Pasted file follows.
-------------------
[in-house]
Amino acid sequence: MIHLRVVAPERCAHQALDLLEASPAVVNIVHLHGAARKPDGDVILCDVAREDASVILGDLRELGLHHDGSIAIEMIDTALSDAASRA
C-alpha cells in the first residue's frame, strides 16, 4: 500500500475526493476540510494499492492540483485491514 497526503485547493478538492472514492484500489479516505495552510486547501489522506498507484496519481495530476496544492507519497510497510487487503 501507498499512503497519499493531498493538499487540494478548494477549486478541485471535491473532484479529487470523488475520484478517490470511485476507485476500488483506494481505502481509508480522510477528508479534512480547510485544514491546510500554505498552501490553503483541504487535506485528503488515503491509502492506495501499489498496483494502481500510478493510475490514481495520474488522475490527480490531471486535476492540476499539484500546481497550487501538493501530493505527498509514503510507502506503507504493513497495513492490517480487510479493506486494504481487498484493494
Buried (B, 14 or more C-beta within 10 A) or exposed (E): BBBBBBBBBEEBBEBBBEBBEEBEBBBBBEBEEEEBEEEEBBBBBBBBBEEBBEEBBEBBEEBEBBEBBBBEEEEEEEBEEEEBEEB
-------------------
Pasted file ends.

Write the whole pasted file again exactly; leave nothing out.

[in-house]
Amino acid sequence: MIHLRVVAPERCAHQALDLLEASPAVVNIVHLHGAARKPDGDVILCDVAREDASVILGDLRELGLHHDGSIAIEMIDTALSDAASRA
C-alpha cells in the first residue's frame, strides 16, 4: 500500500475526493476540510494499492492540483485491514 497526503485547493478538492472514492484500489479516505495552510486547501489522506498507484496519481495530476496544492507519497510497510487487503 501507498499512503497519499493531498493538499487540494478548494477549486478541485471535491473532484479529487470523488475520484478517490470511485476507485476500488483506494481505502481509508480522510477528508479534512480547510485544514491546510500554505498552501490553503483541504487535506485528503488515503491509502492506495501499489498496483494502481500510478493510475490514481495520474488522475490527480490531471486535476492540476499539484500546481497550487501538493501530493505527498509514503510507502506503507504493513497495513492490517480487510479493506486494504481487498484493494
Buried (B, 14 or more C-beta within 10 A) or exposed (E): BBBBBBBBBEEBBEBBBEBBEEBEBBBBBEBEEEEBEEEEBBBBBBBBBEEBBEEBBEBBEEBEBBEBBBBEEEEEEEBEEEEBEEB